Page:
It was defensible before the election results came in, but now that I’ve been completely vindicated you might want to cut it out.

    Before the election, you could legitimately argue: “Trump would be a disaster and Clinton’s the only one who could stop him!” Now that we know Clinton can’t stop him, what do you have left? If we’d all backed Stein instead of Clinton, would Trump double-win and get to serve a single eight year term? Would he win and then morph into Mega-Trump and usher in the apocalypse? Your plan failed— if we’d gone with my plan, the worst that could’ve happened is that we’d be exactly where we are now.

  26. cartomancer says

    Komarov, #26

    The word in Greek is “demotikos”, which means something along the likes of “of the people”. So our Old Oligarch seems to be thinking of those who put the interests of the masses first as a matter of political principle. Some of whom might actually be wealthier than most (perhaps he is thinking of those wealthy aristocrats like Cleisthenes, Ephialtes and Pericles who championed democratic reform). Hence the threefold condemnation of the poor (regular people), the popular (those who think regular people’s interests matter too) and the base (anyone else I don’t like).

  27. John Morales says

    Jessie Harban:

    Which, incidentally, is exactly the point I was making about the “lesser evil” strategy— if you always vote for the less evil of the two candidates which are most likely to win, you will technically get the “best” result for each election individually but end up with a disastrous result overall because the results of each election determine the choices you’ll face in the next one. Would you have voted for Obama in 2012 if you had known it would mean Trump taking power in 2016?

    Remarkable. You write as if voting were the entirety (rather than the culmination) of the electoral cycle.

    I note your assertion that getting the “best” result for each election is disastrous overall because that will result in increasingly worse options in the future is essentially claiming that the “best” result is not actually the best result.

    Your assertion that had Romney been elected in 2012 Trump would not have gotten the Presidency seems rather speculative to me, but clearly your sentiment is that would have been the best (not the “best”) outcome.

    (!)

    It was defensible before the election results came in, but now that I’ve been completely vindicated you might want to cut it out.

    You imagine you’ve been vindicated? Wow.

    (There is one sense in which your satisfaction has merit: your message was a constant appeal to readers not to vote for Clinton, and Clinton did lose the election. You must find it gratifying that the “best” outcome for this election was not achieved!)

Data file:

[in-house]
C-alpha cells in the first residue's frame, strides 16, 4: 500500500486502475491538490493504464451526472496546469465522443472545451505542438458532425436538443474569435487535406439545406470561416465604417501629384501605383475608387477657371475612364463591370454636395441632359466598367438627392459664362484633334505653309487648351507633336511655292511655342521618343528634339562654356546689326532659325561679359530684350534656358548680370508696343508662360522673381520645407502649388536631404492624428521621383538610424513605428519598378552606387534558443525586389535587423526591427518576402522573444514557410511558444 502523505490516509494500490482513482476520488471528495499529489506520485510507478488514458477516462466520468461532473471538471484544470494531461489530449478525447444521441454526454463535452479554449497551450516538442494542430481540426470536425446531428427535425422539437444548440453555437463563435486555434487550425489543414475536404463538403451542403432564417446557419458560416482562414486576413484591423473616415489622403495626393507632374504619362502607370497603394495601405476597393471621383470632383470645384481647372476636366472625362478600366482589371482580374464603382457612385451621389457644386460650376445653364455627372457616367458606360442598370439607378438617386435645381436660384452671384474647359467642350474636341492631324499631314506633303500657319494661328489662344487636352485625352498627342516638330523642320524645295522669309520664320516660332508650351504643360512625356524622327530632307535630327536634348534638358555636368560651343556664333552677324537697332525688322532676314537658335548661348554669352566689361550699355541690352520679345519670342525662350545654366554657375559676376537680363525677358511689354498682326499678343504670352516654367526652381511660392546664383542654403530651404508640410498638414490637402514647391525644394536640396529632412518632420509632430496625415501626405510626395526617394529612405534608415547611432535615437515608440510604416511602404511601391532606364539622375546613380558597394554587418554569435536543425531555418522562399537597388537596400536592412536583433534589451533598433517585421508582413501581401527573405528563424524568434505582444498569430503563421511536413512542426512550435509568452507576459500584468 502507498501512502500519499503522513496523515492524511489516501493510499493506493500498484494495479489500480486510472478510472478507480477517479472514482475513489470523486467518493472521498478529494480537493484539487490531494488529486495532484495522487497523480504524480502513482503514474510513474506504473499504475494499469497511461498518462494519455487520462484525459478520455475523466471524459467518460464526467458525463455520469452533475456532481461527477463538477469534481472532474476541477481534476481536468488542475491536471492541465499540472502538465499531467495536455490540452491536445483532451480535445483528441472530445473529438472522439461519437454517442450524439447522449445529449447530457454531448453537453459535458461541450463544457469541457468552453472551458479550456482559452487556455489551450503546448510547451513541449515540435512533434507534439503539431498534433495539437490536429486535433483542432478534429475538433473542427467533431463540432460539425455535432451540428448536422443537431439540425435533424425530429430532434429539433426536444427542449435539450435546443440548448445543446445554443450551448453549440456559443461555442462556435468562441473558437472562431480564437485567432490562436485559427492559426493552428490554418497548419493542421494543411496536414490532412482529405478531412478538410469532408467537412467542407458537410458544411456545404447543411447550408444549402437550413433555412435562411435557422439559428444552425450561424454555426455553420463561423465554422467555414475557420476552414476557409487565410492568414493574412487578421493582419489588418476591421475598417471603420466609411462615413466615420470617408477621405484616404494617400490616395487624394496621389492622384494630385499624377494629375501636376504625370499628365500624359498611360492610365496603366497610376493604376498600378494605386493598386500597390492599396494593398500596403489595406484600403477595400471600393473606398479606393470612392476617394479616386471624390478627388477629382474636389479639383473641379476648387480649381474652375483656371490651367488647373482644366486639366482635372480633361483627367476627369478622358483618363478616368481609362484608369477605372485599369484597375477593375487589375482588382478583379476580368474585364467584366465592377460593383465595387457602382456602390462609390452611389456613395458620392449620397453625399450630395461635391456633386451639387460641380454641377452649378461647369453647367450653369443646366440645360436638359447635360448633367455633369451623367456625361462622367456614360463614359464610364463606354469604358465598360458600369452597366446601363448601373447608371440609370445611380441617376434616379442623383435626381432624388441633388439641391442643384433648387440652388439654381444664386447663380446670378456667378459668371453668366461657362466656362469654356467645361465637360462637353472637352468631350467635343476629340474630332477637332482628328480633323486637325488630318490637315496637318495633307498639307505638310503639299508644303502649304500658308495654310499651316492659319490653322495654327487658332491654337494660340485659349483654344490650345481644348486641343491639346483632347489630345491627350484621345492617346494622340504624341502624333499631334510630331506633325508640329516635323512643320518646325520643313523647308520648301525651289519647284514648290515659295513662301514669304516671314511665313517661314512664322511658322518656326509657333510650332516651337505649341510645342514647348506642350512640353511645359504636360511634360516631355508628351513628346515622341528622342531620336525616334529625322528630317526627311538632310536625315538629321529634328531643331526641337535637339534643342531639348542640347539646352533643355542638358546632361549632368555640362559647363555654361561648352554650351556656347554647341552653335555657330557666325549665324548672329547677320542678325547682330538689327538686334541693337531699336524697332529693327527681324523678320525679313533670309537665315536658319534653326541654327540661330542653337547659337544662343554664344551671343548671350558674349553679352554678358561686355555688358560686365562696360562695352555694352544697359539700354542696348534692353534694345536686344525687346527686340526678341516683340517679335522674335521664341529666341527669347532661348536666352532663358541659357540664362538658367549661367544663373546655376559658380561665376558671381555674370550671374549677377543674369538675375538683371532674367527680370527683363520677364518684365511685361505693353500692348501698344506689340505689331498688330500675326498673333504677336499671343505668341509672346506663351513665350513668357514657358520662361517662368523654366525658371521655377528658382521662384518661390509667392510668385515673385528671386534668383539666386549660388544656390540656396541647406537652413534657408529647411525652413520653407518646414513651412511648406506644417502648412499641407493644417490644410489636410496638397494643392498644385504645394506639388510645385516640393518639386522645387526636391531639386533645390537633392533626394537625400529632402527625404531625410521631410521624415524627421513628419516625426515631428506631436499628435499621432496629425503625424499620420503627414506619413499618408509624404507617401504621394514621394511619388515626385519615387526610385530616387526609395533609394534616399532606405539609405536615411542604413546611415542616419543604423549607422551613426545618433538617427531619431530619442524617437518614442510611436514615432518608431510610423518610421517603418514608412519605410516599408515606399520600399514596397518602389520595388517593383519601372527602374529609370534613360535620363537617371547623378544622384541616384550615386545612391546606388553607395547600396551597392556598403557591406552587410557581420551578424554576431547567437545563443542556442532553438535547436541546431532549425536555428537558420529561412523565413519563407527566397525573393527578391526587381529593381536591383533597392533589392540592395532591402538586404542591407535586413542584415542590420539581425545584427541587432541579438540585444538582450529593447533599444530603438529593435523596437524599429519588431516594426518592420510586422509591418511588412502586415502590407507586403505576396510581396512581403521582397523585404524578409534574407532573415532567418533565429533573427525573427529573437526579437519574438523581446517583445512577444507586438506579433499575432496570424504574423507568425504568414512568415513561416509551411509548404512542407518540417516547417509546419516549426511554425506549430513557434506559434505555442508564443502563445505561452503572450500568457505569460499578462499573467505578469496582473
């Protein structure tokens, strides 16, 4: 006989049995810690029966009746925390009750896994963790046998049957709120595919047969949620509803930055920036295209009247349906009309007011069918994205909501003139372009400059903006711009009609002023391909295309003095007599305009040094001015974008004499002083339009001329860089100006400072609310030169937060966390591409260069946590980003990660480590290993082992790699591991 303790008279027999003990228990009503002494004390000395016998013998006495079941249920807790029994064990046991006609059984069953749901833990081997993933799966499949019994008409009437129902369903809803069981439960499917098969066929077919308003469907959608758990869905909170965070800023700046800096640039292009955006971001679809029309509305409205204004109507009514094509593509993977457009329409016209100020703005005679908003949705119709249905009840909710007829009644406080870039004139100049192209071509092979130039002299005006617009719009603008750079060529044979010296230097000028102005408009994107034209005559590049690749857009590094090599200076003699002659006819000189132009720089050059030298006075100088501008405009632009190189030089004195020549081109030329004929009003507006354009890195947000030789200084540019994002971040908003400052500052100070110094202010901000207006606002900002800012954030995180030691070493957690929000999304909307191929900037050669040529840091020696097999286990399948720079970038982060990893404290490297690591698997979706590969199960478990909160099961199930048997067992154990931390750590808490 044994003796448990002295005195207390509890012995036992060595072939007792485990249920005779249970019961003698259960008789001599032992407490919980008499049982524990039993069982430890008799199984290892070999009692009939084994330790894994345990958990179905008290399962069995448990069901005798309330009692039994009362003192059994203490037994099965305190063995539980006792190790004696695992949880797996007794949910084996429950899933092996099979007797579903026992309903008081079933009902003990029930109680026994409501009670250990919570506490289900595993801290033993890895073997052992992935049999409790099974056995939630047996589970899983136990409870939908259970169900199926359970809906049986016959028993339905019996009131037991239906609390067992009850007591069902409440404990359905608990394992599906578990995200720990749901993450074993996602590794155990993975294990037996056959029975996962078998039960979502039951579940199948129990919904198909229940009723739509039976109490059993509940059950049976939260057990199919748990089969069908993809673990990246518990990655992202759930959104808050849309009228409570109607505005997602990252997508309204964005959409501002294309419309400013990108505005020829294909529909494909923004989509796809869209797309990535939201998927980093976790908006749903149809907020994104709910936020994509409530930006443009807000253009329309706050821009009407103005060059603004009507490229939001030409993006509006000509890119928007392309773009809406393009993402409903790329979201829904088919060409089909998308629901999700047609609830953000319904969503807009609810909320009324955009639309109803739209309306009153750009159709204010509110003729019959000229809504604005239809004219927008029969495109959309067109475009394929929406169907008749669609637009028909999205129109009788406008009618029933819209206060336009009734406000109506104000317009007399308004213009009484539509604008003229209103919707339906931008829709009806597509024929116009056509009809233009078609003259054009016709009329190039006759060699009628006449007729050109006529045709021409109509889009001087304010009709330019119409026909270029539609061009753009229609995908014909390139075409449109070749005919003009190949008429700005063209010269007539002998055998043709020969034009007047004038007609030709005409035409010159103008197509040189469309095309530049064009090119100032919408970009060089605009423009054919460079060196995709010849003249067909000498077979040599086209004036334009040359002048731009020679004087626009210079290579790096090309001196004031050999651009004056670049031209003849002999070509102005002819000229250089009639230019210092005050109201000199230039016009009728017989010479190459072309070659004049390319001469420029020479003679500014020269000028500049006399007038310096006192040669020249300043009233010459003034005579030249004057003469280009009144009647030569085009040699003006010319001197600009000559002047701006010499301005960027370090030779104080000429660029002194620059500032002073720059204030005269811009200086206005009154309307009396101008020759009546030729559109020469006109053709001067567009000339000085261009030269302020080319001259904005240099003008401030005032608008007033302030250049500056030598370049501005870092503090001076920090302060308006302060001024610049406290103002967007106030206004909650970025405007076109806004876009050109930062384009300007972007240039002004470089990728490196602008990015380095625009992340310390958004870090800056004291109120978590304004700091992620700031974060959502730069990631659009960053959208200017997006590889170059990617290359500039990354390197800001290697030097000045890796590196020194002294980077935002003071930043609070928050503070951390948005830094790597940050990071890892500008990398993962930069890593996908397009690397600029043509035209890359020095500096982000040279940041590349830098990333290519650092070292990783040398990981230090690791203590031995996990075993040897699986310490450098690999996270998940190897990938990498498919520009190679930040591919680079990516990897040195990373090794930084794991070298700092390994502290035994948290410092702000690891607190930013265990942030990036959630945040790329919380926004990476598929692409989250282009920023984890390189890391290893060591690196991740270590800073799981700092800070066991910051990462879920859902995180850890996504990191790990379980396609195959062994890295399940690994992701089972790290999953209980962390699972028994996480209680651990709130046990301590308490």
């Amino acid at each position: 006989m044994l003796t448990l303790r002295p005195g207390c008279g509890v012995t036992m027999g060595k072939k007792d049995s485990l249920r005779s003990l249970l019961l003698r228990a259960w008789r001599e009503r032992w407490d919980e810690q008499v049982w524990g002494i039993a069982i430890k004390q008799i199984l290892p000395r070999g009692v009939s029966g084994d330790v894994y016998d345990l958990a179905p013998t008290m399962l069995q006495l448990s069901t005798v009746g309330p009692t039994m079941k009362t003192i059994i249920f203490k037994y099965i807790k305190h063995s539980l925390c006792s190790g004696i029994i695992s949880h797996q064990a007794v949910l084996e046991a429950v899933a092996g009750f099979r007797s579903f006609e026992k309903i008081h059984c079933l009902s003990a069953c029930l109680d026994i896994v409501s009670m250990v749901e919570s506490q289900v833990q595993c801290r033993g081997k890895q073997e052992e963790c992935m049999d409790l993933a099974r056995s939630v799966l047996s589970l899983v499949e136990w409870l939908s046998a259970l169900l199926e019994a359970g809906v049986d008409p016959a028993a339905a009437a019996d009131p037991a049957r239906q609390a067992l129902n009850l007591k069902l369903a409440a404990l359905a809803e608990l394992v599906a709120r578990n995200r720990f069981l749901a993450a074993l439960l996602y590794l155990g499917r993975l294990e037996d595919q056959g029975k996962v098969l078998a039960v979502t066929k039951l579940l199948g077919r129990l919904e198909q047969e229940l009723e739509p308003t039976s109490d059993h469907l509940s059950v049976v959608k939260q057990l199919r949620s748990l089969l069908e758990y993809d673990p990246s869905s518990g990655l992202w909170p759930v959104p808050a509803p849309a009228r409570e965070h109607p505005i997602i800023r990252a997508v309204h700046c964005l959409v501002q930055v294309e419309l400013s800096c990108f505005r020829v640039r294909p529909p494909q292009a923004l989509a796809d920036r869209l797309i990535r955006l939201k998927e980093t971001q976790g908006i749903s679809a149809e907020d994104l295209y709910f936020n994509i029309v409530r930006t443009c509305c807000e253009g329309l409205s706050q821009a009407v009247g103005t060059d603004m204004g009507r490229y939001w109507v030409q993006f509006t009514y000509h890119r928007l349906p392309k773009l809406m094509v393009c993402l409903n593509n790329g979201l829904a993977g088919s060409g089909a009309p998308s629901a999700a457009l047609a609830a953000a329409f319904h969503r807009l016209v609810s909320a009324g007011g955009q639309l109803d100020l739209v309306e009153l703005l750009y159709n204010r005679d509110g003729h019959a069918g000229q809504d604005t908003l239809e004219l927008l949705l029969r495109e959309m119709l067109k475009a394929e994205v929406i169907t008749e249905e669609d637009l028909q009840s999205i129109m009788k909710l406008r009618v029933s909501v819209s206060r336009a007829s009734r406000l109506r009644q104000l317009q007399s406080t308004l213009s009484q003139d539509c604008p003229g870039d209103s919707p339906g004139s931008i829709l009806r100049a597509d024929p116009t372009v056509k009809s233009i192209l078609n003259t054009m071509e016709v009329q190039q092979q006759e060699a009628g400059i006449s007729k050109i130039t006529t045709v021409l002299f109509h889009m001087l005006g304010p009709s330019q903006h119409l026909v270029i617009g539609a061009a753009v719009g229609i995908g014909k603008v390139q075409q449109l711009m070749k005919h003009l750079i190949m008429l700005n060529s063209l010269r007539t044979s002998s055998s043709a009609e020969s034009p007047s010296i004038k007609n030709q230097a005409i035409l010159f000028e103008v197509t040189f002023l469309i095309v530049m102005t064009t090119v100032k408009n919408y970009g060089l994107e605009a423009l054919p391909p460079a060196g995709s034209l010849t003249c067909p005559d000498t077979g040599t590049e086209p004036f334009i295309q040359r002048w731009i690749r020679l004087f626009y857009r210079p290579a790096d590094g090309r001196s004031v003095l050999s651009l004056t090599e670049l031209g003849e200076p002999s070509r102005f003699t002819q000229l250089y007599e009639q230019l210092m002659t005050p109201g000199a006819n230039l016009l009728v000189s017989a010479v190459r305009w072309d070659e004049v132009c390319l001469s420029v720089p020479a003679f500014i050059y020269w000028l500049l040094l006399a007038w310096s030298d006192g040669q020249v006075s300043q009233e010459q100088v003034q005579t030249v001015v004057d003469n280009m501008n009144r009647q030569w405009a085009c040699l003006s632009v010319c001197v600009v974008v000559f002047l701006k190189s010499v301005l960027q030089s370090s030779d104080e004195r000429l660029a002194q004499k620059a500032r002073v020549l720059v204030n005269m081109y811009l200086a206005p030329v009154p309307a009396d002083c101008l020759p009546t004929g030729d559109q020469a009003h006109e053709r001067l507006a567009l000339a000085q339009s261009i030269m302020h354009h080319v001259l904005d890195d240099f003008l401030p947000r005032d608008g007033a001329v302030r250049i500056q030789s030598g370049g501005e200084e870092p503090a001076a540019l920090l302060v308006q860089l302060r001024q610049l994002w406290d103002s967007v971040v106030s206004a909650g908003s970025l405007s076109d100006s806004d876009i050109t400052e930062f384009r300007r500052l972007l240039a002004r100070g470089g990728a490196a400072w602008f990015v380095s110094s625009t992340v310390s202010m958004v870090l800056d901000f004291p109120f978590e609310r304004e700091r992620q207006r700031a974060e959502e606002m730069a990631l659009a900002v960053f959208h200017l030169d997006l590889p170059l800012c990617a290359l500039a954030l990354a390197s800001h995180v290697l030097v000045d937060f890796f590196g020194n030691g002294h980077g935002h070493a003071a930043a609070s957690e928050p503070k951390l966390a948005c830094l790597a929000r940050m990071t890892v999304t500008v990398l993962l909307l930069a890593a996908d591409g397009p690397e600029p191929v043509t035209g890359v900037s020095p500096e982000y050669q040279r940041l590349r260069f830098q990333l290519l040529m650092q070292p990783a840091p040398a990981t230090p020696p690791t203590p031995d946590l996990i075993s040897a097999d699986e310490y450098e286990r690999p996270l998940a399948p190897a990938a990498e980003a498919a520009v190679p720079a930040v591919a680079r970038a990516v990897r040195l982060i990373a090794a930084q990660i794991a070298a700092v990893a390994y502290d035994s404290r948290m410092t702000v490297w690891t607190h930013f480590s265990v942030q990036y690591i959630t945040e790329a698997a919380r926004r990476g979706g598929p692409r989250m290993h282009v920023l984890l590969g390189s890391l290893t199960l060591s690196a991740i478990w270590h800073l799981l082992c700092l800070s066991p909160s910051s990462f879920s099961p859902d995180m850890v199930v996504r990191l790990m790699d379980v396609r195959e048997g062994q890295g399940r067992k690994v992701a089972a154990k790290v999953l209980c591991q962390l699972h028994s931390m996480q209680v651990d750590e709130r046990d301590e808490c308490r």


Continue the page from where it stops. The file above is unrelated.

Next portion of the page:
28. komarov says

    Re: Cartomancer (#26):

    Again, thanks. Evidently the Republicans and right-wingers in general are at the very forefront, the cutting edge of modern political thought (Est. 400 BC). Needless to say, I am Shocked And Surprised.

  29. jrkrideau says

    The US constitution is an 18C document, that has not been amended since then

    If you really think 21st Century government works the same as a slave-owning 18C government then good luck.

  30. alkaloid says

    @Jessie Harban, #28

    I might’ve said this before but if I haven’t I just wanted to say that I think that you’re doing a wonderful job.

  31. alkaloid says

    #25, @Andrew Molitor:

    “Aw, c’mon. It’s a taut little description of a pretty well thought out system of government! I’m pretty sure they cribbed the clever bits, but there’s no denying it’s a pretty tight bit of work for laying out a whole nation.”

    Actually: no, it isn’t. Between what’s actually written in the text and how the United States historically developed:

    1) Americans (especially if you’re not white and/or not rich) have had very little meaningful control and only have had political input somewhat respected when the system, by its own nature, crashed so badly that the government was finally forced to make some concessions to us. The rest of the time, not much unlike now, our better welfare is completely ignored or even treated as a sick joke.

    2) The American system of government with the entire combination of factors present here (strong bicameralism, a strong executive branch, strong judicial review, and extreme federalism) is _not_ repeated anywhere else in the world. Particular factors might exist elsewhere like having a president or a bicameral system (although usually one house, and the popularly elected one at that is dominant) but not all of them at once.

    3) The system is remarkably inflexible and remarkably immunized against meaningful public input-when we want anything that is even remotely a leftist demand and lends itself very easily to both feedback loops in which people with power lock out people without power, and the creation of essentially antidemocratic interest groups that while they may change places between ‘parties’ the antidemocratic features that create them are never seriously addressed.

    While it isn’t true to say that the constitution has never been amended very few of the amendments have actually changed the underlying structures of the constitution that make it undemocratic. Out of those few that have they are typically filtered through so many of the antidemocratic mechanisms of the constitution (ie, states’ rights, local control as a weapon against the franchise, lack of direct relevant input, high barriers against extensions of rights, especially economic for the working class) that in practice they’re frequently nullified or even reversed.